Have coyotes moved into your neighborhood recently? Many urban and suburban residents are seeing coyotes enter their neighborhoods due to habitat destruction, habituation to human contact, and the easy availability of prey. Now, it might be fun and exciting the first time you see a gray-and-russet coyote face peering at you from your backyard, but what happens when it starts to visit daily? What if you want to let a dog out? Coyote attacks on humans and pets are on the rise. If coyotes have been spotted in your neighborhood, you’ll need to be vigilant and cautious in order to keep your dog(s) safe.
Coyotes Aren’t Playmates… and Don’t Let Dogs Chase Them, Either!
The first and most important rule for keeping your dog safe when coyotes are nearby is this: Never, ever allow your dog to have contact with coyotes. Leash your dog on all walks, especially if coyotes live in the area. Don’t allow dogs to chase, bark at, or attempt to play with coyotes under any circumstances. You may think your dog is capable of defeating a coyote if a fight occurred, but they’re stronger than they look, and they travel in packs.
The only exception to this rule is if you have a trained, working livestock guardian dog, like a Great Pyrenees or an Anatolian Shepherd. However, even if this is the case, you should still be prepared for a rush trip to the vet if you allow your dog to tangle with coyotes.
Don’t Encourage Coyotes to Move In
To keep coyotes away from your property, cover up or remove any attractive denning sites. Avoid allowing rodents to set up camp in your yard or home– where there is prey, there are predators. Don’t leave pet food out. Do not keep an outdoor cat. Encourage your neighbors to keep their cats inside as well.
If you do see a coyote on your property, you can yell, throw rocks, and otherwise frighten and harass it until it leaves. I suggest you do exactly that. However, in most areas, if the coyote is not on your property, harassing it is a criminal offense. Instead, call the Department of Wildlife if a coyote approaches you in an urban or suburban area. Alternately, call the nearest wildlife rescue and ask for their recommendations.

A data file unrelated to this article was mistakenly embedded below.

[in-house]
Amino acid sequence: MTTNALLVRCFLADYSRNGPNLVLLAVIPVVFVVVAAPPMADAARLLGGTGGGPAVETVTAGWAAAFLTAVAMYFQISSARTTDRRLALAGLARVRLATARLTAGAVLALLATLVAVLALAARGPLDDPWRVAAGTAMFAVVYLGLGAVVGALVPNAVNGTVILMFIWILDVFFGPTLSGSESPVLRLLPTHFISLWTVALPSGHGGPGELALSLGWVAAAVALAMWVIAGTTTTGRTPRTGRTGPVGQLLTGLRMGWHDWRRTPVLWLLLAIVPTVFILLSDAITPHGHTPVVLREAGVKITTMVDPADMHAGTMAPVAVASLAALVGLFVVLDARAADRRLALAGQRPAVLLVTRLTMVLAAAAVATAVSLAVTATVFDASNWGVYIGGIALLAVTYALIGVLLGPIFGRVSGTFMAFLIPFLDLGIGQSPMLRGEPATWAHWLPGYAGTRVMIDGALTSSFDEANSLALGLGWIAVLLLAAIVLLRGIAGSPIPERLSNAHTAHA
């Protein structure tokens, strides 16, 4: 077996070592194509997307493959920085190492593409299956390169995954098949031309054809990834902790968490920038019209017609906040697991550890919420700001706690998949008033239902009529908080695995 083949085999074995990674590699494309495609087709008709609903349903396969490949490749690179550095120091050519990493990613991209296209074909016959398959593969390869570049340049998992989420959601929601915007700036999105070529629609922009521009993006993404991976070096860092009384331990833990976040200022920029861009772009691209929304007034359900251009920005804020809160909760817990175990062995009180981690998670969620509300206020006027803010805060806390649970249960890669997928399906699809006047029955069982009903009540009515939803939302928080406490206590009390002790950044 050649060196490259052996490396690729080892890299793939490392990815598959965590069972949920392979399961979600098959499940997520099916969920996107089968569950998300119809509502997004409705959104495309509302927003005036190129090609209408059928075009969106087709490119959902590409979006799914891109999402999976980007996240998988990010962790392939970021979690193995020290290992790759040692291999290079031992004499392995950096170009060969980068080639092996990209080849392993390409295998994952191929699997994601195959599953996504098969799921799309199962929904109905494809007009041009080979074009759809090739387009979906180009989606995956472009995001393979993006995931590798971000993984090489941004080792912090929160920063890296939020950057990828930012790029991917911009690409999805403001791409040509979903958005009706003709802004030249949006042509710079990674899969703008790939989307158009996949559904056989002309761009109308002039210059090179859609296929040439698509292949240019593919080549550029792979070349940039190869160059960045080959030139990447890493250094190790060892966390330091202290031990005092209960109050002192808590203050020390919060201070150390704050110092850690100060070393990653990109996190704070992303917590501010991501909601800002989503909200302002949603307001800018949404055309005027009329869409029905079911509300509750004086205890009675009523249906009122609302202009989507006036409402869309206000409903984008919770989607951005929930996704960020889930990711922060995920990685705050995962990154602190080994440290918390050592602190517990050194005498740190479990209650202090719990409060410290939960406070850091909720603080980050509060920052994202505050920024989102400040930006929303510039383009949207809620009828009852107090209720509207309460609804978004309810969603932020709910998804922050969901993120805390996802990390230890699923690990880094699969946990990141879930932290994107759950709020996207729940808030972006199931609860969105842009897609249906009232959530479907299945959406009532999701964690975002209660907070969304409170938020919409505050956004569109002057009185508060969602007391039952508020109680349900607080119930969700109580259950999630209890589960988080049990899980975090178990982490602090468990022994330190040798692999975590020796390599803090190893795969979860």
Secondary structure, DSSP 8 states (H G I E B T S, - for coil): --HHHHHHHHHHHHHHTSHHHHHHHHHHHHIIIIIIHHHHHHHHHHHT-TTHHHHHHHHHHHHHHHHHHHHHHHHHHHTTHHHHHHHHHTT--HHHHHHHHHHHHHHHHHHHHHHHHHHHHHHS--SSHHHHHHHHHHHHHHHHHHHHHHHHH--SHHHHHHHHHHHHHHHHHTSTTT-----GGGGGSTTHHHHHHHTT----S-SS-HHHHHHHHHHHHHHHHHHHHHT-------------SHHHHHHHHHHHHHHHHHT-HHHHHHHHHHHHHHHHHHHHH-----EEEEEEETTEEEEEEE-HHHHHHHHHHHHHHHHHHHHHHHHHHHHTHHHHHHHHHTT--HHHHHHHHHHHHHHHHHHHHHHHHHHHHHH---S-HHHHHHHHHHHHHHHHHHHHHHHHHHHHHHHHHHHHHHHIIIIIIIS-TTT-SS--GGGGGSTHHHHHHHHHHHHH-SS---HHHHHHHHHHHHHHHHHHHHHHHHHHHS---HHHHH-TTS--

I do not suggest killing coyotes, even if it’s legal. The remaining coyotes will simply have larger litters to compensate for the loss of adult individuals. It’s far better to intimidate the existing adults into regaining a healthy fear of humans!
If You’re Attacked
Coyotes rarely attack humans or dogs accompanied by humans, but it does happen. If you or your pet is attacked, fight back! Do not run away or play dead under any circumstances– this will encourage the coyote to continue to attack or chase you. If you are attacked by a coyote, you must always go to the hospital and also report the bite to the Department of Wildlife. Even if you think you were not bitten or scratched, a medical professional should examine you to be sure. The same goes for your dog– if a dog is attacked by a coyote, even if no visible marks exist, he needs to see a veterinarian immediately.